Discrimination and Harassment

Discrimination and harassment claims often increase in a down economy. Learn the proper techniques for conducing proper workplace harassment investigations, providing sexual harassment training, and more to reduce claims of employment discrimination and preventing sexual harassment in the workplace.

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Employees seeking relief from on-the-job discrimination on the basis of their race, sex, age, national origin or religion can typically pursue their claims under federal law, Ohio law (Ohio Revised Code Section 4112.02) or both. In most cases, it doesn’t matter whether the employee sues under state or federal law—the court will apply the same cases and reasoning. The same is not true in pregnancy discrimination cases. That’s because the Ohio Civil Rights Commission interprets pregnancy discrimination quite differently than does its federal counterpart, the EEOC ...

Q. I know the Americans with Disabilities Act (ADA) gives disabled employees special rights. But I read that the law also extends to employees who aren’t disabled. How is that so? —N.L. ...

No single federal law governs job applications.

Several states are debating legislation that would make “workplace bullying” an illegal practice, like discrimination or harassment. Passage of such bills would increase your liability risks and force you to referee personality disputes. Here's the status of the legislation, and how your organization should respond ...

Religious discrimination can take many forms, including, apparently the forced singing of "Happy Birthday" to that embarrassed-looking guy sitting with his buddies in the booth by the window.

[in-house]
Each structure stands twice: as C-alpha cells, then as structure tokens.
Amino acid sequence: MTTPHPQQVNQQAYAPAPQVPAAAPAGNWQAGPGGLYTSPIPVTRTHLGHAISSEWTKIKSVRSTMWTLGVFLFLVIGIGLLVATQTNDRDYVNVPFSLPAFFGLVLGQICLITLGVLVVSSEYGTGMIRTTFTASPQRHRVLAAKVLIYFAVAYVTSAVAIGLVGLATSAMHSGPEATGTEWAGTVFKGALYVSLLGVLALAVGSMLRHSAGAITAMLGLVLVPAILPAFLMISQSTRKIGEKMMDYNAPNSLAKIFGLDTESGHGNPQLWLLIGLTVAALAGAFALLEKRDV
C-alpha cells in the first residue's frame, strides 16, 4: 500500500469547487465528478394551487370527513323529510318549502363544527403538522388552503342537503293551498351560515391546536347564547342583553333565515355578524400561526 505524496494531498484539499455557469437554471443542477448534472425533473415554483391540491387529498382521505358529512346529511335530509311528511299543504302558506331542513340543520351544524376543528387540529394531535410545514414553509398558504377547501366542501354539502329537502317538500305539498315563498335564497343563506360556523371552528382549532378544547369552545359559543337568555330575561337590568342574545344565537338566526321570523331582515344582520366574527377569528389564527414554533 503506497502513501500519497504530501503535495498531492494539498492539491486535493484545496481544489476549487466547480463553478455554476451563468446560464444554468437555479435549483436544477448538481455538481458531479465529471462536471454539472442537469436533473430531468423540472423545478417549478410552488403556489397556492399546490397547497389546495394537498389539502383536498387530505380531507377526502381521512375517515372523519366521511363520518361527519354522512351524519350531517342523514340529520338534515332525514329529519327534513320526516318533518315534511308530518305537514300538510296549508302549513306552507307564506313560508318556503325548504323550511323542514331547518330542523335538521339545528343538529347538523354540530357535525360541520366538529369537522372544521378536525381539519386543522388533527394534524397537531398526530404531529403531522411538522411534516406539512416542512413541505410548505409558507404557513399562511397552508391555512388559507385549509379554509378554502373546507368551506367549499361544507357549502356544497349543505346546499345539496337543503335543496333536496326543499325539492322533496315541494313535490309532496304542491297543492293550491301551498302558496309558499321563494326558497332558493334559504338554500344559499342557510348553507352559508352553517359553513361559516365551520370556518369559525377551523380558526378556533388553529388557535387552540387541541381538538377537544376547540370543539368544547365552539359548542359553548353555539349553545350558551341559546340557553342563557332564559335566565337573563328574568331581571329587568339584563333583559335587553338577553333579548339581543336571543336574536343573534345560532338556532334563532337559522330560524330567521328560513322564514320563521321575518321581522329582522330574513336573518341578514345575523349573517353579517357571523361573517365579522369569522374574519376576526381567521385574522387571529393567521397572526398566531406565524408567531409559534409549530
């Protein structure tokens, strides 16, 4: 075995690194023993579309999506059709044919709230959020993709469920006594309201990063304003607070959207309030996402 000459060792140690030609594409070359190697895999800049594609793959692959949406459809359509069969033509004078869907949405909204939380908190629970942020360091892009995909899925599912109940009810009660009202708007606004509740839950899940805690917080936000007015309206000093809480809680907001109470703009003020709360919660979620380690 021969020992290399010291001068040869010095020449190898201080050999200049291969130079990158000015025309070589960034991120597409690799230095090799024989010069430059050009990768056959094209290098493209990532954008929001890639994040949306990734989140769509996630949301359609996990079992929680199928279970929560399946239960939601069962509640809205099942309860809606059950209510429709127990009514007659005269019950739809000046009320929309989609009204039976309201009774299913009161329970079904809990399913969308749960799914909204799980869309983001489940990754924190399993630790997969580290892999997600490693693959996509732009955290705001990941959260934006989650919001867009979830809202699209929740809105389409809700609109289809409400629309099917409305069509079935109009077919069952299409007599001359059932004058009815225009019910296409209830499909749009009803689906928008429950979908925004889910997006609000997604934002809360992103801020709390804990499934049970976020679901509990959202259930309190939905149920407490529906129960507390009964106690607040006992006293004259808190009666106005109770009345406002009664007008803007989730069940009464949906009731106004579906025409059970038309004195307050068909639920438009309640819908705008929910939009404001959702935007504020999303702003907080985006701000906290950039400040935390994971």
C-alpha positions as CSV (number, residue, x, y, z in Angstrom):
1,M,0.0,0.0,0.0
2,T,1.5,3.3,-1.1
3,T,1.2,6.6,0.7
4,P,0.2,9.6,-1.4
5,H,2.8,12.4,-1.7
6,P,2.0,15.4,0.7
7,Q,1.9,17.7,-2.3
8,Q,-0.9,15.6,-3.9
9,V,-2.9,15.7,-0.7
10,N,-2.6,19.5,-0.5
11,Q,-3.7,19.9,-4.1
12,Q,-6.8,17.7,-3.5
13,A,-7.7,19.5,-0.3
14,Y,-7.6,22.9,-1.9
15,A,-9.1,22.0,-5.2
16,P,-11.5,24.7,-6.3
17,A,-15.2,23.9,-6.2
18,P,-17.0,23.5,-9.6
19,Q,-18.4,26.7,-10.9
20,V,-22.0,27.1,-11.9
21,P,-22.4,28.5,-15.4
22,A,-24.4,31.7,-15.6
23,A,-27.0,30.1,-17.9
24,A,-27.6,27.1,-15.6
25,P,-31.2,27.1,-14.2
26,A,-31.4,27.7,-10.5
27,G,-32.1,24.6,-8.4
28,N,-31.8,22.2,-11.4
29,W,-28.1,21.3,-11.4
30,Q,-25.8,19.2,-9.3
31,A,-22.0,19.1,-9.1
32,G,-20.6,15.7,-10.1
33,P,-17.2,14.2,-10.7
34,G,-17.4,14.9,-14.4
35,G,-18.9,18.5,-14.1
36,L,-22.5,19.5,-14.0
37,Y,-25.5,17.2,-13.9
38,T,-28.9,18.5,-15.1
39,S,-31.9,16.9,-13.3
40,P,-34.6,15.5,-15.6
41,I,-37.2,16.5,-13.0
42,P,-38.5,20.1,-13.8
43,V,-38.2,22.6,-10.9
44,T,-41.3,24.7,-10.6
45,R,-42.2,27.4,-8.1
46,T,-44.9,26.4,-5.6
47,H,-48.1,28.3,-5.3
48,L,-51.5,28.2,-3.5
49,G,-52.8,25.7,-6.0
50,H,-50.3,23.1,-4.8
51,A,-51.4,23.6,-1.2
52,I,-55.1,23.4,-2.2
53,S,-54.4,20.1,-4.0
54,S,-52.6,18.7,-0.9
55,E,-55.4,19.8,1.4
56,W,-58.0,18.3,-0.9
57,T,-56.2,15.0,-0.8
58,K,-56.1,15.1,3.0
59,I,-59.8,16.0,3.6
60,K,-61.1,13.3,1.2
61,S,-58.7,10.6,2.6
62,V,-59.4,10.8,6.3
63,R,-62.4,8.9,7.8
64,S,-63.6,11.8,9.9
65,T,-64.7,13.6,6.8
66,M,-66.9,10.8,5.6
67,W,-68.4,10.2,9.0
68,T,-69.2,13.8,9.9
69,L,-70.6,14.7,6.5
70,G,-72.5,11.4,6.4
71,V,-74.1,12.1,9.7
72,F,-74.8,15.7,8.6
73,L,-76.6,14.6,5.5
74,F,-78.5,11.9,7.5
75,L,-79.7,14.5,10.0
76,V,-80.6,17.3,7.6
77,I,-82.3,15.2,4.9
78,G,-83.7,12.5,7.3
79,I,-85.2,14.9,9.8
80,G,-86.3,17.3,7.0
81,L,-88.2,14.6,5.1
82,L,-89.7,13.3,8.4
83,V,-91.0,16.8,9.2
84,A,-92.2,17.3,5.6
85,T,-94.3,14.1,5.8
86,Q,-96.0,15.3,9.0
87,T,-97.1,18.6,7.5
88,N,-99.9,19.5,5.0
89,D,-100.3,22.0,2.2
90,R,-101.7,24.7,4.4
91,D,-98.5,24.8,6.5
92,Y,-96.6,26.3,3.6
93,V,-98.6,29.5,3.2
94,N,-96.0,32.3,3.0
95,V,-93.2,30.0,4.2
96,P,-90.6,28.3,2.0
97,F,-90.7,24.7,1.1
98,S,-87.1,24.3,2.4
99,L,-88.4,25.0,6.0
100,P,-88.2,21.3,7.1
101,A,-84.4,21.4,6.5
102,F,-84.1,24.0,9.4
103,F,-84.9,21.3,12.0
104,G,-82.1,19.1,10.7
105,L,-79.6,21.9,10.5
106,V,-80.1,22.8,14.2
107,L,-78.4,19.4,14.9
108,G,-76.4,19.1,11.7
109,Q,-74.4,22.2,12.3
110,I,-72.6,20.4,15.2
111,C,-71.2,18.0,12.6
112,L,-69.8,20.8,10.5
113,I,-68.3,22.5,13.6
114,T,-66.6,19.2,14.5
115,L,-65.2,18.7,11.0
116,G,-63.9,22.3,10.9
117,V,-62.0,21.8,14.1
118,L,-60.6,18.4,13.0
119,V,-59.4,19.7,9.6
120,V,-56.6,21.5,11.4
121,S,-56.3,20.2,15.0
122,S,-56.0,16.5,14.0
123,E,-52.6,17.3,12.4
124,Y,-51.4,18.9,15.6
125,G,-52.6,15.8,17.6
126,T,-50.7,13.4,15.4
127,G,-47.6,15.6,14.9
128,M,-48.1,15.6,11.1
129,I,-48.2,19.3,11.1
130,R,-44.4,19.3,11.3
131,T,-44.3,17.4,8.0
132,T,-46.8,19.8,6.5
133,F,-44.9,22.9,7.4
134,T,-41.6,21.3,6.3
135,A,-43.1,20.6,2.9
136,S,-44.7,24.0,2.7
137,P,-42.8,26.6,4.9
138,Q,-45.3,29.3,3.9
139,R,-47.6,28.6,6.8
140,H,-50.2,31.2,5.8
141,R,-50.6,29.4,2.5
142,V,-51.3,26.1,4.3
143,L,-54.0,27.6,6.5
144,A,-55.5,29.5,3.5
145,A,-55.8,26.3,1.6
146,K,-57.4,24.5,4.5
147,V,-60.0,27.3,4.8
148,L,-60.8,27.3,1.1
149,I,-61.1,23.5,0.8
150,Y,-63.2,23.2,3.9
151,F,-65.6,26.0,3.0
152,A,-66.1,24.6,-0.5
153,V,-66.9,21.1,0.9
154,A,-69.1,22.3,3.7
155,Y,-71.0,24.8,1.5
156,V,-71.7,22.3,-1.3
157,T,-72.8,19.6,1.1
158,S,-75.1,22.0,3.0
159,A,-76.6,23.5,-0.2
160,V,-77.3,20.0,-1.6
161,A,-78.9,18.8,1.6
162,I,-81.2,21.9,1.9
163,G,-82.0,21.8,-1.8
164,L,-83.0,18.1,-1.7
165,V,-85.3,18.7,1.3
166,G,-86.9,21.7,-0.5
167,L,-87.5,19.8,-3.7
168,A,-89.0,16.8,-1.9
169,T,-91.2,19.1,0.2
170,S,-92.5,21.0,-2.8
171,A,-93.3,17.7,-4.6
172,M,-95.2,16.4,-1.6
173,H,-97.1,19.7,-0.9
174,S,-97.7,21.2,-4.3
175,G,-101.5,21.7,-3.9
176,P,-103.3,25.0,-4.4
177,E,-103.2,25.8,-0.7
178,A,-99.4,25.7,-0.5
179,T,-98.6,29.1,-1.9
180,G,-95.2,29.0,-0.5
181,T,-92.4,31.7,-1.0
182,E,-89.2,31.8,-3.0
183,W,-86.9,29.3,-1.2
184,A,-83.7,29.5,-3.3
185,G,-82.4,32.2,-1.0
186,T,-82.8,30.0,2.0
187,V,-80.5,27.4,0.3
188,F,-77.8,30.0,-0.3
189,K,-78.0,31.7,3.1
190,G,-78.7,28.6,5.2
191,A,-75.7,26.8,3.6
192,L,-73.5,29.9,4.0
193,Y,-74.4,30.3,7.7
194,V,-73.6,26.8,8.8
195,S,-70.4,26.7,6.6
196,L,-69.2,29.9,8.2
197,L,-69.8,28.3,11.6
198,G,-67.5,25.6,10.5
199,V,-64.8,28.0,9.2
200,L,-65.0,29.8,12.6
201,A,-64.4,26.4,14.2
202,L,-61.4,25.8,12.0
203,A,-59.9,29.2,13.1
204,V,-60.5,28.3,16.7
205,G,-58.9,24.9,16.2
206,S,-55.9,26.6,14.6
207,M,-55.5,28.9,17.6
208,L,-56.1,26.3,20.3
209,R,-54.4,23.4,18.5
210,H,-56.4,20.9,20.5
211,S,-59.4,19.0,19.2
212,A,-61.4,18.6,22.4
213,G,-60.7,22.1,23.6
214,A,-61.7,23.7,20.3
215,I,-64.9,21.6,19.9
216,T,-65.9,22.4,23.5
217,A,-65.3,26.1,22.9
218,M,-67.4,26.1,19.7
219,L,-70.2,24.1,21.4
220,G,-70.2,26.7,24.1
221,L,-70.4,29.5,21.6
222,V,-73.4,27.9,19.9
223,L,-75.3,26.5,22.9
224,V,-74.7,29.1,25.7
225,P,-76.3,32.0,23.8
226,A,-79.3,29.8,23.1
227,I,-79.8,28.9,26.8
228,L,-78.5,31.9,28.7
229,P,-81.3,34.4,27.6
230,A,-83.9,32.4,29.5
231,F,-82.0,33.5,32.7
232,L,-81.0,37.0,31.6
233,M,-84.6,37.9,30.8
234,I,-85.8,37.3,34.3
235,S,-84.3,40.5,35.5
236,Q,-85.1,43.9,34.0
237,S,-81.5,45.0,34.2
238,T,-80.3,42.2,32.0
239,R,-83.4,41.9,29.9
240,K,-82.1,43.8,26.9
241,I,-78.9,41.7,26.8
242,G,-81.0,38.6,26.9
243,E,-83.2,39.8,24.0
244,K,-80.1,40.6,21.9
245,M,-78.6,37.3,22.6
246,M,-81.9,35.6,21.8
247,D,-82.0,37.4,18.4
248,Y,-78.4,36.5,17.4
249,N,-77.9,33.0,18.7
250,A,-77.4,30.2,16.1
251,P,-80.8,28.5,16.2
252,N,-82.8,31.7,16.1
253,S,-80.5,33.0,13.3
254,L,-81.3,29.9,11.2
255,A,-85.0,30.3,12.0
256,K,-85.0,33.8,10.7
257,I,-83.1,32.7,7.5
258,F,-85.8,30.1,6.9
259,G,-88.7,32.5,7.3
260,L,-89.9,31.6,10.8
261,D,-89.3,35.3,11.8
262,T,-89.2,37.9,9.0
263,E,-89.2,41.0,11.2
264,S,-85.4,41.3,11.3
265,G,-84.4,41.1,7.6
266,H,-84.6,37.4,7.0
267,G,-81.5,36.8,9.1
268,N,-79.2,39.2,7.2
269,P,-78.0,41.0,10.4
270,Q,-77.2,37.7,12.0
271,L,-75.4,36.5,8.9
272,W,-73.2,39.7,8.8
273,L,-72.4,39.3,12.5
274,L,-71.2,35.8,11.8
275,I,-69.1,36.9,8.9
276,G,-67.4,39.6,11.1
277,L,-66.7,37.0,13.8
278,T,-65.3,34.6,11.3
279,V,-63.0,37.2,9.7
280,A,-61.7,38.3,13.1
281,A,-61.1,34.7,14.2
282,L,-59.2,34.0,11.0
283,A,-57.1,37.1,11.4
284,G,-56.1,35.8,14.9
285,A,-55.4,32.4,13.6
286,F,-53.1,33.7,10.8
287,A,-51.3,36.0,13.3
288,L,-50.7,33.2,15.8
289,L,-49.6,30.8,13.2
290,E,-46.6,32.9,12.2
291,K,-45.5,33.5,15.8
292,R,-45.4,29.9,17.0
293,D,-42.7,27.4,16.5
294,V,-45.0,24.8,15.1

Three female employees of the Crazy Horse Steak House in New Oxford will share $40,750 for harassment allegedly committed by owner Nicholas Mavros. The women claimed Mavros commented on their breasts, asked what color underwear they were wearing, invited them to come to a motel to have sex, touched them against their wishes and even put his hands down an employee’s pants ...

A female temporary worker on a long-term assignment for NJ-based Philips Lighting Co. won a $164,850 verdict for gender discrimination against the company. The woman, who worked in the warehouse of the company’s Mountaintop, PA, plant, claimed the company offered full-time positions only to male temps. She asked about full-time employment several times and was told she was next in line. Instead, she was fired ...

Not every allegation of sexual harassment is well-founded, and some employees may be overly sensitive. That’s why your investigation should consider all sides, including the alleged victim’s reaction and treatment of the alleged harasser. As the following case shows, a thorough investigation may reveal that the problem is with the alleged victim’s perception and his or her response to the alleged harassment ...

Do you have a difficult disabled employee who seems to need constant care and attention and whose accommodations requests border on the ridiculous? Maybe it’s time to decide those requests are unreasonable. Here’s how to handle the situation ...

Employees who take intermittent leave cause the greatest disruption in the workplace, according to comments received by the U.S. Labor Department on proposed revisions to the FMLA. That includes employees with disabilities who seem to need an inordinate—and unpredictable—number of absences. If you suspect abuse, don’t jump the gun ...